MadSci Network: Physics

Re: How does heat affect the paramagnetism of iron.

Date: Thu Oct 5 06:51:26 2006
Posted By: David and John Free, Post-doc/Fellow, MFA, MFA
Area of science: Physics
ID: 1148881213.Ph

Wow, Kevin, what a neat experiment!

I do not feel qualified to answer your question in any beyond the most 
general terms, but until you find someone better, here is where to start:-

Iron (and certain other alloys - even some containing ONLY all-
nonmagnetic elements like Al, B and P and C - are magnetic because of 
their molecular arrangement (crystal structure and microstructure). In 
the case of iron it has unfilled inner electron-shells and the result is 
each atom has a net electron-spin (instead of them cancelling out in 
pairs).  The result is at LOW temperatures the clusters of iron molecules 
join up in loops and chains (domains). The overall lump of iron is NOT a 
permanent magnet as these domain-fields are closed on themselves.

But subject to an external field they will line up as though like little 
magnets - hence the permeability (increased B field) inside the iron. 
With "soft" (pure annealed) iron when we REMOVE the external field the 
iron goes back into its merely internally-magnetised state. But if it 
is "hard" (impure, alloyed with C or Cr)the domains (to some extent - 
look up coercivity in Wikipedia) RETAIN their configuration (alignments) 
and you have a not-very-permanent magnet.

But drop it and the clang (sound waves) disturbs the domains who long to 
return to their relaxed, short-circuited, state. Or heat it up and at the 
Curie temperature the electon-state energy is enough for the domains to 
disappear. This is because they are DUE TO the unbalanced electron-spin 
within each molecule (atom - but it is probably an alloy and 
crystalline!) all the electrons MUST be in the CORRECT electron energy-
shells for the iron to be magnetic. But as the temperature is raised the 
electron-states get "pumped up" to higher energy-levels (energy state) - 
see Boltzmann temperature kT in Wikipedia.

Now here is an experiment you really SHOULD do, Kevin.  Get a foot of 
iron wire (bare garden wire should work). Hang it vertically and pass an 
electric current through it. Not too much of you will fuse it!  When is 
is bright red hot SLOWLY reduce the current and WATCH carefully. SUDDENLY 
at various temperatures (colours) the iron wil REGLOW HOTTER for maybe a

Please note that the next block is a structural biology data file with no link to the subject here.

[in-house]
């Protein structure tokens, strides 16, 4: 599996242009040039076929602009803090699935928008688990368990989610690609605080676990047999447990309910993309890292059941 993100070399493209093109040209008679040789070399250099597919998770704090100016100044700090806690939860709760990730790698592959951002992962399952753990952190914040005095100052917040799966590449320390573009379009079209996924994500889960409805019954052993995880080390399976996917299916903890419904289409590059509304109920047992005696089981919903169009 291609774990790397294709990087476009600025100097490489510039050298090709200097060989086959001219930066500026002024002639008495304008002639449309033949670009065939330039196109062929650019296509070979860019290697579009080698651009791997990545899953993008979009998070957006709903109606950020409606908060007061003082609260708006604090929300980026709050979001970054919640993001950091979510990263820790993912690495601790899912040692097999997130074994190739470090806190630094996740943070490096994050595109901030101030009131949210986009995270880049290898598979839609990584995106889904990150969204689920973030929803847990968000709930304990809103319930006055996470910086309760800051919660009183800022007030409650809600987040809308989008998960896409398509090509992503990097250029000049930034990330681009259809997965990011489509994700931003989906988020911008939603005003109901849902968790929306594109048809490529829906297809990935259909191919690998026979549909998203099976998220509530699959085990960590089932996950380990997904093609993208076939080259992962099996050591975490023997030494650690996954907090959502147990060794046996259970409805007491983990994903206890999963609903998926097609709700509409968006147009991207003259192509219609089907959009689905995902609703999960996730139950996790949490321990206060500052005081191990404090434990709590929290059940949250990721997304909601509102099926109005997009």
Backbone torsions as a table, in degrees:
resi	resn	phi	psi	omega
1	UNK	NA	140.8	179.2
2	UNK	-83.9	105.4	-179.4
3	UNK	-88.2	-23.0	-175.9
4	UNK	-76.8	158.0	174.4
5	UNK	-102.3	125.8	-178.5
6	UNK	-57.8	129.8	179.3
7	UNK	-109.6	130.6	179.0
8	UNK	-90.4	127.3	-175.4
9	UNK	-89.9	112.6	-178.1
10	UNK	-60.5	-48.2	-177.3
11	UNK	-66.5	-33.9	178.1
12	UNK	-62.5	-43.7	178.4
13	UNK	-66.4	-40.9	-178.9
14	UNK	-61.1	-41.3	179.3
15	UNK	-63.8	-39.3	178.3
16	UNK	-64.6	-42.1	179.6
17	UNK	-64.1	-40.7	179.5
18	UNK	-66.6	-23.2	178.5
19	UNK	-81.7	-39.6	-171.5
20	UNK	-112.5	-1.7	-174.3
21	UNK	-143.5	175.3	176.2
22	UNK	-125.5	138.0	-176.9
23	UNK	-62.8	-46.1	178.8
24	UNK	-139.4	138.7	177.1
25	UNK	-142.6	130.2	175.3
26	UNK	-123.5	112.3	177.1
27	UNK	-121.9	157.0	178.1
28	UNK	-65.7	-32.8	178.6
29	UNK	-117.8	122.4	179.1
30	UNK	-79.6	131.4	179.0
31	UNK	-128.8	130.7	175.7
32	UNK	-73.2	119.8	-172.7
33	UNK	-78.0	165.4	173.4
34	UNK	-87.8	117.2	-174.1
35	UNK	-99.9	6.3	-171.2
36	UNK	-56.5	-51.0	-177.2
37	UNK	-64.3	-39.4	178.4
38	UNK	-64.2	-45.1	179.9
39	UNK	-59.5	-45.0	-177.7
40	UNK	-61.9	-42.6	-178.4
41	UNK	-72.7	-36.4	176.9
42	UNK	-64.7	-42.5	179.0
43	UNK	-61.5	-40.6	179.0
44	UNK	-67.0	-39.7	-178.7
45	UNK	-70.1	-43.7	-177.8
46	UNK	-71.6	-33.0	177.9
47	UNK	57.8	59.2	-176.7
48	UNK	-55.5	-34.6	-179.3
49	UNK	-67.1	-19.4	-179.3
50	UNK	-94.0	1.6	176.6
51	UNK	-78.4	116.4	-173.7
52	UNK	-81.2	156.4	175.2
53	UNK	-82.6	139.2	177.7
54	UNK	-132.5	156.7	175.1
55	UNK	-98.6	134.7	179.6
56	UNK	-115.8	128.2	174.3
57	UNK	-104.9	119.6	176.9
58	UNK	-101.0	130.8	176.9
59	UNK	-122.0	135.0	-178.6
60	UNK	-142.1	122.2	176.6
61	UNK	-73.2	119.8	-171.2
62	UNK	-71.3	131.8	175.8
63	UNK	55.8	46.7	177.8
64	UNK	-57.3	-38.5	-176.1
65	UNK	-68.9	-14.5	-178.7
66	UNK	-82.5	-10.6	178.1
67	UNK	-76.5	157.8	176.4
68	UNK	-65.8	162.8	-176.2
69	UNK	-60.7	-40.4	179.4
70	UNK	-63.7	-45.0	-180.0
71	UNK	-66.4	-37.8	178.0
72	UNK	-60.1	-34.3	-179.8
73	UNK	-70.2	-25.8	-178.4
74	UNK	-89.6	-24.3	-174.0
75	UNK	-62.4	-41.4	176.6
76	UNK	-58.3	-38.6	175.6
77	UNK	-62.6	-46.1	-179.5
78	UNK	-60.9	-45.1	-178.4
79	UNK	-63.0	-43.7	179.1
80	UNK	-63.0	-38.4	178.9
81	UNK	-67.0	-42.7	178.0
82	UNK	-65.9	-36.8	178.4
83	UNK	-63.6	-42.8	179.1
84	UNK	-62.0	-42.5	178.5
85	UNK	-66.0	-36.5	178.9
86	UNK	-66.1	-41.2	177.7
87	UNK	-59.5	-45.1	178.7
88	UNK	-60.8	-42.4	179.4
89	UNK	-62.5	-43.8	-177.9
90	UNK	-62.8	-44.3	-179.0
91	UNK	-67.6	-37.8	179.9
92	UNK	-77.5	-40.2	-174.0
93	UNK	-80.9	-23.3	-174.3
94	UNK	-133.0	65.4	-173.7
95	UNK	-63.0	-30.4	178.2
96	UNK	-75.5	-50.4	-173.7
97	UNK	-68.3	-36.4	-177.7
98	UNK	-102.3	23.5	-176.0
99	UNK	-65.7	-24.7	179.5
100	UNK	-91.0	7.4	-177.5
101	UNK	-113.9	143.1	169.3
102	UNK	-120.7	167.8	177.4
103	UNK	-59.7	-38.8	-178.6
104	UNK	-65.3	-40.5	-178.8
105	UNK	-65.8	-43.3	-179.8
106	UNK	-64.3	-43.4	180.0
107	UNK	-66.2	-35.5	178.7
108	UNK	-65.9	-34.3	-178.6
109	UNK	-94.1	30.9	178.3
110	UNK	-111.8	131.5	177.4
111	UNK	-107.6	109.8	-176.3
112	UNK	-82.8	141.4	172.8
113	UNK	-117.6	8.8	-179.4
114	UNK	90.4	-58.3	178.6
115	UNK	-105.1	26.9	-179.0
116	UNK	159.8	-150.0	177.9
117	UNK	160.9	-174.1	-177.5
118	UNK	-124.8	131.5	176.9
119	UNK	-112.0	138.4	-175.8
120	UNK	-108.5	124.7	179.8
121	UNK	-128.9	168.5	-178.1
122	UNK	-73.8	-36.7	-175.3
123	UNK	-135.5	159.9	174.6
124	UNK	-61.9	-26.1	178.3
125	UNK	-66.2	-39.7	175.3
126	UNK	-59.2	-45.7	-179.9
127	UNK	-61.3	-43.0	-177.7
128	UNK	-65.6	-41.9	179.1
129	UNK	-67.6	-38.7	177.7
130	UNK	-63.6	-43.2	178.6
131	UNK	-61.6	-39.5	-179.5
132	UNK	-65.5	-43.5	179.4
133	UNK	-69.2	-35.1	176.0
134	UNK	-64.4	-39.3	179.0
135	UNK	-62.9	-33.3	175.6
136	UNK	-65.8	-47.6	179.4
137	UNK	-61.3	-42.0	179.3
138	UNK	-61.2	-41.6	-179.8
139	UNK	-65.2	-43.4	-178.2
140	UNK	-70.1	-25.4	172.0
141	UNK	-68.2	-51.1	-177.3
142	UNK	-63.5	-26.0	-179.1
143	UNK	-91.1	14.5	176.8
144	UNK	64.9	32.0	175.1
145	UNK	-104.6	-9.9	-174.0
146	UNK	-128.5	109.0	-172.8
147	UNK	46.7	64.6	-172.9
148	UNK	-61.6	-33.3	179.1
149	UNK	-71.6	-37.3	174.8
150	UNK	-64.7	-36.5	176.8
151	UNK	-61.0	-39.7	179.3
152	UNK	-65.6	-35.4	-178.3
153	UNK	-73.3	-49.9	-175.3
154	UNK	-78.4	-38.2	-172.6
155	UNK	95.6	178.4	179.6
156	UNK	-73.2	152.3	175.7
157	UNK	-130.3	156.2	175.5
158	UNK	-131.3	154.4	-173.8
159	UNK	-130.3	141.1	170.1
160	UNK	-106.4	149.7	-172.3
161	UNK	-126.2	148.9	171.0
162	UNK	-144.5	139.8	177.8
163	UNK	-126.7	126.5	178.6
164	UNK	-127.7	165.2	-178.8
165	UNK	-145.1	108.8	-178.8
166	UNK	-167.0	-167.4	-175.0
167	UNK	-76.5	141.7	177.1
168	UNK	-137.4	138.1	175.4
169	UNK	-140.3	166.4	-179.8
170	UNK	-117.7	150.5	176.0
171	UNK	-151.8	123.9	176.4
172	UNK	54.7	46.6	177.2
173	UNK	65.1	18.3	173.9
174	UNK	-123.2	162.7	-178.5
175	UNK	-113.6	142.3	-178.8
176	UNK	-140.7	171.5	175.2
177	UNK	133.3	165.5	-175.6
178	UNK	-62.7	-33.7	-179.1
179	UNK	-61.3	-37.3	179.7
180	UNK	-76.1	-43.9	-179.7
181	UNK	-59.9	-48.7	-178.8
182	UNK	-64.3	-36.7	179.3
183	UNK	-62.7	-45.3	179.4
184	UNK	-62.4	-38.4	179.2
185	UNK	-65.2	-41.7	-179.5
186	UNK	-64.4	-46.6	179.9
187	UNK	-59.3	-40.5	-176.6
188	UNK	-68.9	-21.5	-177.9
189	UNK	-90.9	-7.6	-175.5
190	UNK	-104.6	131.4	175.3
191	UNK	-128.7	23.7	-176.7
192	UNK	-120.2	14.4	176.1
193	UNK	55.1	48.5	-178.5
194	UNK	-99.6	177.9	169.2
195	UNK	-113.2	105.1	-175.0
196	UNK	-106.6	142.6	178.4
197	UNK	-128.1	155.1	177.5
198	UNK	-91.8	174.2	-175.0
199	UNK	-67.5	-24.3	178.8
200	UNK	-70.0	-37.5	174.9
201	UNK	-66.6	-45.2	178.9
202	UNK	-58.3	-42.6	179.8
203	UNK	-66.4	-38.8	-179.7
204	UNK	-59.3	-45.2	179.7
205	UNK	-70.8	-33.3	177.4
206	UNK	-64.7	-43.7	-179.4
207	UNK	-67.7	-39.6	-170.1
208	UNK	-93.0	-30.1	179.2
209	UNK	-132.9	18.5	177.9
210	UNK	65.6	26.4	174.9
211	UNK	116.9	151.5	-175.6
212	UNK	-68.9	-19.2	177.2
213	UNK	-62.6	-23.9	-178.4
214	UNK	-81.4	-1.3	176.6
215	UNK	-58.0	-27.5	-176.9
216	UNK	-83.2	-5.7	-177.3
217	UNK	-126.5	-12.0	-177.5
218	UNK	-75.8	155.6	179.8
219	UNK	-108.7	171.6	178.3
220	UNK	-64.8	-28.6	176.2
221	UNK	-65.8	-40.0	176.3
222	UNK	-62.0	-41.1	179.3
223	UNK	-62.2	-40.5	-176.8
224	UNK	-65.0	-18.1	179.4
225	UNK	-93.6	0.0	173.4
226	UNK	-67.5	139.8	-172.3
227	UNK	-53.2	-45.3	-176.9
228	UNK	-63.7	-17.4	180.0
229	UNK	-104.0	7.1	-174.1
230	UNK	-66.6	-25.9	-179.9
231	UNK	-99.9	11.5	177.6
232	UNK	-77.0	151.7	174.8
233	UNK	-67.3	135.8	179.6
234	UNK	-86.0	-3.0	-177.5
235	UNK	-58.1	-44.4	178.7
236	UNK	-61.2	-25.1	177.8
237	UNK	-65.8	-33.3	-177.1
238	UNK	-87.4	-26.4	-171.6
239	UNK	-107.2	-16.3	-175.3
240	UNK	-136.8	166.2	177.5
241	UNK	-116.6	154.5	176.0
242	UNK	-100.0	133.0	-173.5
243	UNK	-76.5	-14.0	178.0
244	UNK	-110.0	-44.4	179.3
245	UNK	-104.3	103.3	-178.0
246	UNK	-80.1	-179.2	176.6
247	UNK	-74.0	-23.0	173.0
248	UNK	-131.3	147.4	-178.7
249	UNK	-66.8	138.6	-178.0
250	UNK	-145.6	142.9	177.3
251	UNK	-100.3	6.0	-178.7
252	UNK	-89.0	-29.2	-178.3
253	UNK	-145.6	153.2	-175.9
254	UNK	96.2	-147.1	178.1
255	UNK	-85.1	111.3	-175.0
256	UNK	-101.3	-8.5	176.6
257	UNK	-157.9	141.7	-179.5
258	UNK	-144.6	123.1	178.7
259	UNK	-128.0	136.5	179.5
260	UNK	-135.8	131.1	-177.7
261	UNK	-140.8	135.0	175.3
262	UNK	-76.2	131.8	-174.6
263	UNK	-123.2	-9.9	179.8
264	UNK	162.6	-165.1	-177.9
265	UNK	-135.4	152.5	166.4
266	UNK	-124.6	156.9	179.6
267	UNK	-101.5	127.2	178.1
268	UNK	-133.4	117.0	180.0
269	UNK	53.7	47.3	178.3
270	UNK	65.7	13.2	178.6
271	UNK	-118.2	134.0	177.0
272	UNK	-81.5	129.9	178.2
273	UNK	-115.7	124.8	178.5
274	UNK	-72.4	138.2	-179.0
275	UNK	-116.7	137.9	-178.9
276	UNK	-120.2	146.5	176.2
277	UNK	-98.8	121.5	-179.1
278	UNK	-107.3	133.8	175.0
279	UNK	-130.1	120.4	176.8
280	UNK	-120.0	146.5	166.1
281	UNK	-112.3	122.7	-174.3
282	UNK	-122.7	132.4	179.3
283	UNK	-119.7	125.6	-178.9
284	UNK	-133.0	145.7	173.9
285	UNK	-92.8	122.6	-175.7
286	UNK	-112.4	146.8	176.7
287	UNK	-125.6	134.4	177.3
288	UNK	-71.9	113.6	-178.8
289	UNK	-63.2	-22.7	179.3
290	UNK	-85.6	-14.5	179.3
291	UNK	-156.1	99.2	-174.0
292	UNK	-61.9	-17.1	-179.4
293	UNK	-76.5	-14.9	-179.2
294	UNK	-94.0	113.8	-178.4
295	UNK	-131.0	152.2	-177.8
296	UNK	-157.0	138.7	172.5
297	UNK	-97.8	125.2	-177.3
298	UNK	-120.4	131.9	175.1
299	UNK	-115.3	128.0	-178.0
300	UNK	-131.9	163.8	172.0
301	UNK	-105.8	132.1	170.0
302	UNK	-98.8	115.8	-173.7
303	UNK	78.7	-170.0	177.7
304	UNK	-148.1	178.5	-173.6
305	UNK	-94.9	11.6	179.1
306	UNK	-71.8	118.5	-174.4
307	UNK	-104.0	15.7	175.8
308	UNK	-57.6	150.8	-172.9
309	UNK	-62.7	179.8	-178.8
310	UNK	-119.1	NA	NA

second. This will happer two or three times as you reduce the current 
eventually reaching zero!

What is happening is the iron atom groups are ALWAYS seeking to arrange 
themselves in a stable state. But THAT depends on the TEMPERATURE because 
each electron has an energy fixed by Boltzman's kT. So the iron crystal 
structure (molecular arrangement) has SEVERAL stable configurations - 
each stable is SOME temperature range!

With each configuration there is either a giving OUT of heat or a taking 
in. The ones that glow brighter are the ones that GIVE OUT heat as the 
change takes place (Have you done Le Chatelier's principle in Chemistry 

So the magnetism of iron DEPENDS on its crystal structure (molecular 
arrangement) so EACH of those various stable-states of iron have 
DIFFERING permeability, coercivity etc etc.

The hotter the iron the more FREE the electons are moving farther and 
faster independent of the atom cores. A cloud of electrons would indeed 
be repelled by a magnet (paramagnetic).

By the time the iron is WHITE hot its electons have enough energy 
actually to ESCAPE the iron (see Thermionic emission in Wikipedia), but 
with "nowhere to go" the positive charge left behind attracts them back, 
mostly; quite unlike what happens in a vacuum tube or thyratron.

Kevin, I will tell you a sectret. The REAL fun is to FIND OUT for 
yourself by thinking up experiments! That is what I used to do and by the 
time I got to college I knew it all first hand already - all except the 
maths (which NOW had a MEANING instead of just being the abstract symbols 
it was to the other students.)

So happy experimenting: let me know what you discover!


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